6.  freethinkers, rationalists, reason

 

these are the words that describe the Atheist movement.  isn't it funny that even the religious describe Atheists using these words?  look at those words again - the very definition of intelligence is right there!

 

i'm sure i'm just scratching the surface here.  i'd welcome some additional viewpoints, research, and opinions on this topic.  please feel free to share your thoughts. 

 

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Comment by Alice on January 1, 2012 at 12:20am

Glen - I'll look it up - thanks :)

Comment by AtheistTech on December 31, 2011 at 9:21pm

In addition to my comment below, I would like to add this sentence:

And what a person does with information also can illuminate whether the person is being smart or not.

Comment by AtheistTech on December 31, 2011 at 9:18pm

Well, I would like to see if everyone here agrees on the definition of smart. Some people can remember lots of information and that makes them smart. I think that is the best definition. I'll give you two contrast examples to illustrate my point:

1) I kid who ran away at 12 or 13 lived on the streets for years and gained a lot of information on how to survive. Would you consider the kid that excelled in that environment smart?

2) A student completing their second masters degree and getting a prestigious position in a huge company can also be called smart, can't they?

So, if you cannot remember lots of information, you are not so smart.

With my definition, both atheists and theists can be examples of smart and not so smart people.

Comment by Alice on December 31, 2011 at 8:36pm

marx - reminds me of Christmas day when a family member said - "why would I want to hang around here anyhow with a sick body - when I can die and get a new one" - a comment about her reincarnation in the next life - she was just so confident and happy also - sometimes I really wish I could be ignorant and happy.... :)

Comment by Glen Rosenberg on December 31, 2011 at 7:19pm

Alice,

If you can spare an hour or so to listen to the podcast of Chris Cherry you will see what I am talking about.

Comment by Alice on December 31, 2011 at 7:05pm

Glen - I think you are slightly prejudice - as we all are - it would be interesting to see the stats on religion - but I would like to point out that thinking about American as compared with the UK or Australia - American has a lot of Christians - as compared with religiousness in the UK and Australia, and yet America has lots of scientists....  In fact per head of population, it might be that America gives more scientists than the other two, and yet has higher rates of supernatural thinking.... but again, I don't know the stats on that.... :)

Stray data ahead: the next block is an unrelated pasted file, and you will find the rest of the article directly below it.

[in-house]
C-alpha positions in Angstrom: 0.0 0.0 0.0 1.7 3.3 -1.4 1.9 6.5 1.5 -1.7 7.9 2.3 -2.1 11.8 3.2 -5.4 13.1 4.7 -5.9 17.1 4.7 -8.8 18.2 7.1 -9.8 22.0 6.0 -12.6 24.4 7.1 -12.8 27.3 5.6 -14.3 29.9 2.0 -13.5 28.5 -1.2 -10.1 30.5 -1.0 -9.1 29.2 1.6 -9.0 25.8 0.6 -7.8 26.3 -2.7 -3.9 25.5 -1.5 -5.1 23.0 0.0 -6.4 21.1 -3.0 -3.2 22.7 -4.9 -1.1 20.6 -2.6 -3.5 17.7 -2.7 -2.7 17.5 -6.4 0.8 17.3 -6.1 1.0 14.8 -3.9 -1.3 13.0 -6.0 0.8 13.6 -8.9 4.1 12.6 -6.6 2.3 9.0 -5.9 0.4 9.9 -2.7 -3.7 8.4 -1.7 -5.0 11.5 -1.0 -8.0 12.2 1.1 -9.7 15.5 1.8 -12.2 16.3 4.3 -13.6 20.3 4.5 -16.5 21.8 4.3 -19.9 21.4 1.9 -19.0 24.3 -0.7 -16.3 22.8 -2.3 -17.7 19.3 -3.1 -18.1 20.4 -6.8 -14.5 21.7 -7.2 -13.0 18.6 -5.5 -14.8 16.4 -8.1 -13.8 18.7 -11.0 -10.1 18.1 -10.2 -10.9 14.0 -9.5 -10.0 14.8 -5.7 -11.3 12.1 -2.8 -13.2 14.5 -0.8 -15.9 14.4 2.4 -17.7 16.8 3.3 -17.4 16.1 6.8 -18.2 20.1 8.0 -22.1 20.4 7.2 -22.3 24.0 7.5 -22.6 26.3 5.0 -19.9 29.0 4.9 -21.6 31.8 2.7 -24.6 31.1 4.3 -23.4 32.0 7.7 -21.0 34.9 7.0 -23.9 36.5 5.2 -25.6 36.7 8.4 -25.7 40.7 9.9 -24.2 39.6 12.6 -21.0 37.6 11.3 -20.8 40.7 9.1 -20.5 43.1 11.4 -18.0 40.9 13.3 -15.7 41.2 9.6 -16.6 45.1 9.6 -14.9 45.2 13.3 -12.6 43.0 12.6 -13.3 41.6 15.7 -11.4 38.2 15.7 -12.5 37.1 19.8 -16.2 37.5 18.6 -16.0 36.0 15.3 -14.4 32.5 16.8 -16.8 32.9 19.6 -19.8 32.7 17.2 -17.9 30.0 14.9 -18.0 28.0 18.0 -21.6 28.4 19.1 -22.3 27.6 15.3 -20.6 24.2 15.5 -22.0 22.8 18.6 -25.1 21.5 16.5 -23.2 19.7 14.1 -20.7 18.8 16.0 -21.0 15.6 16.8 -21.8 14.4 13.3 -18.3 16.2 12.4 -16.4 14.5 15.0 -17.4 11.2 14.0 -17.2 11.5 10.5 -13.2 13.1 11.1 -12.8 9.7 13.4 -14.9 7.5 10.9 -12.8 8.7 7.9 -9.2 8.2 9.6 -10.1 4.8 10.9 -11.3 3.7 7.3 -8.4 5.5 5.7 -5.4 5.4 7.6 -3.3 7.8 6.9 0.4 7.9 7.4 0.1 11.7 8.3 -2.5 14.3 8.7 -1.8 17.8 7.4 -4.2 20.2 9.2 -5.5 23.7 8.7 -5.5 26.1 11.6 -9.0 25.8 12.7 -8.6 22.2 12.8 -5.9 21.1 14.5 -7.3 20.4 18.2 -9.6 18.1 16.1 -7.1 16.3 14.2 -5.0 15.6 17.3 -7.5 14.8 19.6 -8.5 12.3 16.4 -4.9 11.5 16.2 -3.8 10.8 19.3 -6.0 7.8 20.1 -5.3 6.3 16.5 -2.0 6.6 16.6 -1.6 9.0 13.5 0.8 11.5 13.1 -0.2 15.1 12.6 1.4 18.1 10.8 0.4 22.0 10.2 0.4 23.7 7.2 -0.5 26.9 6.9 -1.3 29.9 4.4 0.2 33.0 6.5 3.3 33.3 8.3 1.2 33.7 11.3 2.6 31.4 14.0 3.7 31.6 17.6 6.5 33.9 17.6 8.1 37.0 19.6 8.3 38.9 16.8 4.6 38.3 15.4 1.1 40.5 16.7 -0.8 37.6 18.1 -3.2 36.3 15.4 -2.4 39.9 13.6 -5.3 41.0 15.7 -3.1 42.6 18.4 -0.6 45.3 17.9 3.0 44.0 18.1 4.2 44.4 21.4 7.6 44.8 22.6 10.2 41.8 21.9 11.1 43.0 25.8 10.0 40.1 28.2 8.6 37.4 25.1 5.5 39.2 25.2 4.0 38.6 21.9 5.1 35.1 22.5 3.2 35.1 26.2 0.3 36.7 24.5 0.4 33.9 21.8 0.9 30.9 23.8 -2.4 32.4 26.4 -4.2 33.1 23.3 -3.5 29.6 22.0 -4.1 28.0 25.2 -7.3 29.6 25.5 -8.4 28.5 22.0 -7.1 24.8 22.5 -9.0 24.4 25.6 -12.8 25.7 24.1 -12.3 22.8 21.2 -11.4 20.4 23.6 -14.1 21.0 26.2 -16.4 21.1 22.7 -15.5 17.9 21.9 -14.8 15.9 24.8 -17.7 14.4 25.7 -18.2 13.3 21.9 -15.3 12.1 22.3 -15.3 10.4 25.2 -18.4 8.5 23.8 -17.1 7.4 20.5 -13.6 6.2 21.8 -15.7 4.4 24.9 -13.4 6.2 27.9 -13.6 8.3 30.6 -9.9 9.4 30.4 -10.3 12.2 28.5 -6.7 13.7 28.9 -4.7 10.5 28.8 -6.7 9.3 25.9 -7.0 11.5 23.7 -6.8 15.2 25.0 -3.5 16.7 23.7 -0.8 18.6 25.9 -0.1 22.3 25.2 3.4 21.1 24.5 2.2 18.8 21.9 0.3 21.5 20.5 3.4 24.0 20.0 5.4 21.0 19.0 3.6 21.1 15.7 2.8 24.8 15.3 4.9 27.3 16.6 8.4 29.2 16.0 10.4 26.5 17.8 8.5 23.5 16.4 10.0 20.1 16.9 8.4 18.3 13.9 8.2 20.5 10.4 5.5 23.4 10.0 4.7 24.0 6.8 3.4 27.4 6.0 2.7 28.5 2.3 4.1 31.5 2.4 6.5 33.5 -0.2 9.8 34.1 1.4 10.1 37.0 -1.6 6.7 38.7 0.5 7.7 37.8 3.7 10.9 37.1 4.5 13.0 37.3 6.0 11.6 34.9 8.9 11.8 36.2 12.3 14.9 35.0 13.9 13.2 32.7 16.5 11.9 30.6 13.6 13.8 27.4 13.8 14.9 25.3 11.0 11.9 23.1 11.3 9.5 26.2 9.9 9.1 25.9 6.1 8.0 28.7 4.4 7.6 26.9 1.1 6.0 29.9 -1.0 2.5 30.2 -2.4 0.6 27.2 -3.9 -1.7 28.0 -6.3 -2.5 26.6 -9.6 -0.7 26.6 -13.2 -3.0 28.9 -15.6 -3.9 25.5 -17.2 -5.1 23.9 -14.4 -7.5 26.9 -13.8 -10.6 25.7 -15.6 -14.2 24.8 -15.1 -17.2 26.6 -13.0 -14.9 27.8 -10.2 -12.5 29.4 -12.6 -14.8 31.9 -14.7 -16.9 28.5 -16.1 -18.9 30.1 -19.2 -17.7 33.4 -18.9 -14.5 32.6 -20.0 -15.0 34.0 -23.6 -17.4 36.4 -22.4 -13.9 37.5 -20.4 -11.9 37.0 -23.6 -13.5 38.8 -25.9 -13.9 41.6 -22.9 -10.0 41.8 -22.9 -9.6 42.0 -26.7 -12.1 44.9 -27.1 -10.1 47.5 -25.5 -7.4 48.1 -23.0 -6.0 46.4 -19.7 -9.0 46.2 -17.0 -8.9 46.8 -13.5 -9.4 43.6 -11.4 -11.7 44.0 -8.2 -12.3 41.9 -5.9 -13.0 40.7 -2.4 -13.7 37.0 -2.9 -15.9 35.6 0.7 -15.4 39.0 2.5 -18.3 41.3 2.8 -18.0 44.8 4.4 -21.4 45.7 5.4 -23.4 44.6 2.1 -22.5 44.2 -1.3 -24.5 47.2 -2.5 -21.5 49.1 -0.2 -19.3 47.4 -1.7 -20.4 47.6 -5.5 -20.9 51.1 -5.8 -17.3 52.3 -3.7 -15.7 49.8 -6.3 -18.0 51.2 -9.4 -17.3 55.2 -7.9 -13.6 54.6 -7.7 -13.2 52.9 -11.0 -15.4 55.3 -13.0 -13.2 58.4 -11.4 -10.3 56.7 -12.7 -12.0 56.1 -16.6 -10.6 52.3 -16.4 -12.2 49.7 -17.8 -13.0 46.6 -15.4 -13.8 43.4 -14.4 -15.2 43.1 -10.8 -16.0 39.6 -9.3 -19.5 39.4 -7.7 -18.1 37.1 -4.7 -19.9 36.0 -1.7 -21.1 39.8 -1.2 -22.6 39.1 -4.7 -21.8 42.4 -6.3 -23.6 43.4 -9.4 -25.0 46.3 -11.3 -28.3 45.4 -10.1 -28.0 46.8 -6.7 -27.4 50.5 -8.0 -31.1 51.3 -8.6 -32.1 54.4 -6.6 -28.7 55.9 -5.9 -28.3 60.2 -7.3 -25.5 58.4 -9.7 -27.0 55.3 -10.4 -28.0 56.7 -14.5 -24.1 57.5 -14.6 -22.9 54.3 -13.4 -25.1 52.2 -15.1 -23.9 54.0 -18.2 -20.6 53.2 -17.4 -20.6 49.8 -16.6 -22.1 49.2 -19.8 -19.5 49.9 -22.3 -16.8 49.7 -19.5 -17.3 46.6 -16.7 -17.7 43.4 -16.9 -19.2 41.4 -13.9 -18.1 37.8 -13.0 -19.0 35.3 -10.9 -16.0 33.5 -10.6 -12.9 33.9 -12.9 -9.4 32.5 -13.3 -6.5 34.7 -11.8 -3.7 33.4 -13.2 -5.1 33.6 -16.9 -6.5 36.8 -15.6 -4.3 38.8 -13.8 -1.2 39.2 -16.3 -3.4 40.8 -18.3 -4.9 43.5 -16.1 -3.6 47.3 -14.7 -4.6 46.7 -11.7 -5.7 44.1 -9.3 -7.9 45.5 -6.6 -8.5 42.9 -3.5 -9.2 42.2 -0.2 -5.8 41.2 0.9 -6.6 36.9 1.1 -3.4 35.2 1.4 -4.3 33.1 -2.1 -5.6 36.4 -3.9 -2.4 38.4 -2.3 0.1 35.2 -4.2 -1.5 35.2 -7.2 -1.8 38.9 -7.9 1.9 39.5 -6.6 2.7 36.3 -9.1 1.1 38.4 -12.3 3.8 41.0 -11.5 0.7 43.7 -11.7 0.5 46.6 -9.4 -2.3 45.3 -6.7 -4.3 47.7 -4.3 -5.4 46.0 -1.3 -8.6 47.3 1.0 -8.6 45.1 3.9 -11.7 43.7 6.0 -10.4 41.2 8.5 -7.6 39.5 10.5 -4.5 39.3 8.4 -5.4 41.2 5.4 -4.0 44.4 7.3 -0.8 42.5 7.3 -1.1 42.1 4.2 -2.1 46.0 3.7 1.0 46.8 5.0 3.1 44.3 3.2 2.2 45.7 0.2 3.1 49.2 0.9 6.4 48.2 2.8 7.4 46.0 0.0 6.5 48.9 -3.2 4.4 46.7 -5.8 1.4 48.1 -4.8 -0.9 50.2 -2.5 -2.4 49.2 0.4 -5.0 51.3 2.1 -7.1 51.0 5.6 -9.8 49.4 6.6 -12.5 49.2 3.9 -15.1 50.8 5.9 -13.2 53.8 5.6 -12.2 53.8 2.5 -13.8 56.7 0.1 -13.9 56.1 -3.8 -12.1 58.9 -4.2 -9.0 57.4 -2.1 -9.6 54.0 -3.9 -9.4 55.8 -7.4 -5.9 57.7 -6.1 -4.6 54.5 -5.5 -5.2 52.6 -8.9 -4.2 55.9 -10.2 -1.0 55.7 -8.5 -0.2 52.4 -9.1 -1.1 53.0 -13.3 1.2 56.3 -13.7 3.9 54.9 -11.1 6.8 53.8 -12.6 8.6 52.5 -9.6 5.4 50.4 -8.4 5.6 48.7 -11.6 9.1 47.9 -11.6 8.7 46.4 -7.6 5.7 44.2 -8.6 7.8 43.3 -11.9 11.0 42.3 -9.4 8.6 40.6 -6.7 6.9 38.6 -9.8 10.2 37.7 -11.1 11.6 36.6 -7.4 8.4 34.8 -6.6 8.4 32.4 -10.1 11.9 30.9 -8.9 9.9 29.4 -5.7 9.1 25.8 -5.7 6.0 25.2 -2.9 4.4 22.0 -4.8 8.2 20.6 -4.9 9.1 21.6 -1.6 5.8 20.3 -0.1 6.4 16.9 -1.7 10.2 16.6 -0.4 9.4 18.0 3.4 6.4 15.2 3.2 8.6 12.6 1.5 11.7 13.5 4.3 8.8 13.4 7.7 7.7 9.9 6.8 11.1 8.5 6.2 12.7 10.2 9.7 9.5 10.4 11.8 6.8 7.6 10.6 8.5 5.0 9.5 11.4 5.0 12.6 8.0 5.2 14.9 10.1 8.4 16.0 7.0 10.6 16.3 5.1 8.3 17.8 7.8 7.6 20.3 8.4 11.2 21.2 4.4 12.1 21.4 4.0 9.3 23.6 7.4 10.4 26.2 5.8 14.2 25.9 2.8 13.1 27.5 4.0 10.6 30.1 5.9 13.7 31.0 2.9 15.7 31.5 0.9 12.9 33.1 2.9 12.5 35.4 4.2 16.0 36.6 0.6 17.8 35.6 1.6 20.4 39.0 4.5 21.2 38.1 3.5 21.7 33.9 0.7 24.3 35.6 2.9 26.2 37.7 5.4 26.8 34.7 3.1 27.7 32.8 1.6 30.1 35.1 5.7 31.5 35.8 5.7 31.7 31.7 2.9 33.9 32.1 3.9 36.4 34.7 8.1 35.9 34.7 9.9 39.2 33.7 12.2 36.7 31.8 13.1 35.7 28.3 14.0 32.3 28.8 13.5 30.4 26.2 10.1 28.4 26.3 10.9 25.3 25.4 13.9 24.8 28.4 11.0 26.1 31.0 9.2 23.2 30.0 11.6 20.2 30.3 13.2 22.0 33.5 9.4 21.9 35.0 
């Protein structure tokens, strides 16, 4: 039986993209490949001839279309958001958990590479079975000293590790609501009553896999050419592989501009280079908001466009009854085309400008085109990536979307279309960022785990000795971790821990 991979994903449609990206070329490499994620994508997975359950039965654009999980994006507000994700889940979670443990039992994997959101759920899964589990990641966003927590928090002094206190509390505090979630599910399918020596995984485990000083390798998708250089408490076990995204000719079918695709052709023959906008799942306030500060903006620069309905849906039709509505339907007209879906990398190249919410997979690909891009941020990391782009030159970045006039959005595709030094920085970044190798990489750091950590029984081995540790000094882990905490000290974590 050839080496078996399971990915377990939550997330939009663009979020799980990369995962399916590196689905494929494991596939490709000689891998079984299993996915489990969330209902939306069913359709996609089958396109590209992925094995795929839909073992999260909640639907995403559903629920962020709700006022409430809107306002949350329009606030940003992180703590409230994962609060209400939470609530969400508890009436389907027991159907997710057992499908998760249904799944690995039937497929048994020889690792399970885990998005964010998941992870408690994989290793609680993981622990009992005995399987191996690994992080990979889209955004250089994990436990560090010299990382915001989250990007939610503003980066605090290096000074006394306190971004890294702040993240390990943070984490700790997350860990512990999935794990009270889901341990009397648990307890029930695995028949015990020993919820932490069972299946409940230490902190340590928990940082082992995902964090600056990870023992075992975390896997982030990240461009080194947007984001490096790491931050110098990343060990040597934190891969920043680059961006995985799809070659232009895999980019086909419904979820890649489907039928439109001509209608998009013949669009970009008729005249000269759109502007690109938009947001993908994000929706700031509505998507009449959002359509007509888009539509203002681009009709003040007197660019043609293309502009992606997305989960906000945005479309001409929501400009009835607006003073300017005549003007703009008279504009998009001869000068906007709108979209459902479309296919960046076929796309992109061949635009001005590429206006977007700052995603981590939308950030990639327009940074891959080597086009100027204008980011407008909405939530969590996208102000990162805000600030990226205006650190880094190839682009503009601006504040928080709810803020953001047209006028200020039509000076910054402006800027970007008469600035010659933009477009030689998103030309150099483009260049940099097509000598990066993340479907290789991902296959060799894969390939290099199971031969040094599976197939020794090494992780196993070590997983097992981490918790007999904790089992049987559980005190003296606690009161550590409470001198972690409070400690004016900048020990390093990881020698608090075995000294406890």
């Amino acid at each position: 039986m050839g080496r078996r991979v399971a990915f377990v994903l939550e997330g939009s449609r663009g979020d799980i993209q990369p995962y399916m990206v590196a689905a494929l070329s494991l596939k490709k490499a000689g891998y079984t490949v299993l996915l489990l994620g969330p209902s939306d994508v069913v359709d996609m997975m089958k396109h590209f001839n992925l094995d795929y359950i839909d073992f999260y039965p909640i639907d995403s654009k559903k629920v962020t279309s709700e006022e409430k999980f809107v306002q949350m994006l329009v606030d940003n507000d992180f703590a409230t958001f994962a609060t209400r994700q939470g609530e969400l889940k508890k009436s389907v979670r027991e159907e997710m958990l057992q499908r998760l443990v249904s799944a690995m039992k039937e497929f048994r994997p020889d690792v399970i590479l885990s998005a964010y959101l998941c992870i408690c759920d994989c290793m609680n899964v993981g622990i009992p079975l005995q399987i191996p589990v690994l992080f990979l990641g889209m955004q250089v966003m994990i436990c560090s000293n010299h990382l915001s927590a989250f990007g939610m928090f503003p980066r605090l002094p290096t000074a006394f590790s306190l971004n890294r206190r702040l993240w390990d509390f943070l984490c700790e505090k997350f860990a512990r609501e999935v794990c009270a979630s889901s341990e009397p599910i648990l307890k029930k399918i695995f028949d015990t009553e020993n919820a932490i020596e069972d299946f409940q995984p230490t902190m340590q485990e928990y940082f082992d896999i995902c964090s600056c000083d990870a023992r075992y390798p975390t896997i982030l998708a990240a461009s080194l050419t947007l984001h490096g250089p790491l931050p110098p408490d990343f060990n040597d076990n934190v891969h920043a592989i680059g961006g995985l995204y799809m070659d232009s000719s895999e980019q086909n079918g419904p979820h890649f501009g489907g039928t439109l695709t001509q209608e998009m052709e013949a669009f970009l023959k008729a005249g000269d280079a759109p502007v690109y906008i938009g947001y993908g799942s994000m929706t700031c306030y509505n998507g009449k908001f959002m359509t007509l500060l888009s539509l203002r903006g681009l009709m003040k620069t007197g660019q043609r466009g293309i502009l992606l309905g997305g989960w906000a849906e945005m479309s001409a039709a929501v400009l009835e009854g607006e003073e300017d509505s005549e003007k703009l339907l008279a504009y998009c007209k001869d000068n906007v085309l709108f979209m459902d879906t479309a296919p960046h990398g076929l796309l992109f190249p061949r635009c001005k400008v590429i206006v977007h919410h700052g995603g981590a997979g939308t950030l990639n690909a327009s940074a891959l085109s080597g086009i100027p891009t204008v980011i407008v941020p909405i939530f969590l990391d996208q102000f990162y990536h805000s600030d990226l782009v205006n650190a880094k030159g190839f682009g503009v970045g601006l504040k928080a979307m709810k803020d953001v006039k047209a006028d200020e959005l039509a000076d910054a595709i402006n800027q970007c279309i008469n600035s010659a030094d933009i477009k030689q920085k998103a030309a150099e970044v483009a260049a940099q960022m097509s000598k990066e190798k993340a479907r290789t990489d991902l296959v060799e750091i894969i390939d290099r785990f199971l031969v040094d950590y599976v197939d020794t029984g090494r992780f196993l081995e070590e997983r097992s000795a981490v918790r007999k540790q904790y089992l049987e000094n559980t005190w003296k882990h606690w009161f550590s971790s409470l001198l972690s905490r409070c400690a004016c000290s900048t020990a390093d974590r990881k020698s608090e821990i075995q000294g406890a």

Comment by Glen Rosenberg on December 31, 2011 at 3:03pm

Alice, the newest blog by Chris Cherry called My Deconversion Interview on a matter of doubt is quite illuminating. Check the podcast if you have a chance.

 

Comment by Marx on December 31, 2011 at 7:22am

Childhood religious indoctrination (I'm most familiar with the christian form) includes representation of god as a father figure, or protector, a protector with super powers and, more importantly, a protector who will be taking care of you for eternity.  Children who believe their parents will embrace these beliefs deeply into their emotional and intellectual lives.  This security blanket that children of believers carry with them into adulthood, of an eternal, powerful protector, is very difficult to let go of. Then add the promise from god that the believer will have eternal life, sans the troubles and hardships of life on Earth. To discard belief in the christian god portends the loss of eternal life in heaven.  Is it any wonder that it is so difficult for the faithful to abandon their ticket to heaven?

Comment by Alice on December 31, 2011 at 3:26am

Andy - I have some intelligent Christian friends - I do wonder why they continue to believe what they do - but I trust them in normal life things....  I can only think that they are that way due to being fully caused to be so - because it is what works best for them as far as they have gone in their lives so far.... but it doesn't mean that they are less intelligent, just that they are fully caused to be Christian at the moment.

Comment by Alice on December 31, 2011 at 1:19am

Glen et al - I'm interested in understanding more about how growing up in a religious group impacts on our ability to rational thinking...  might start a discussion...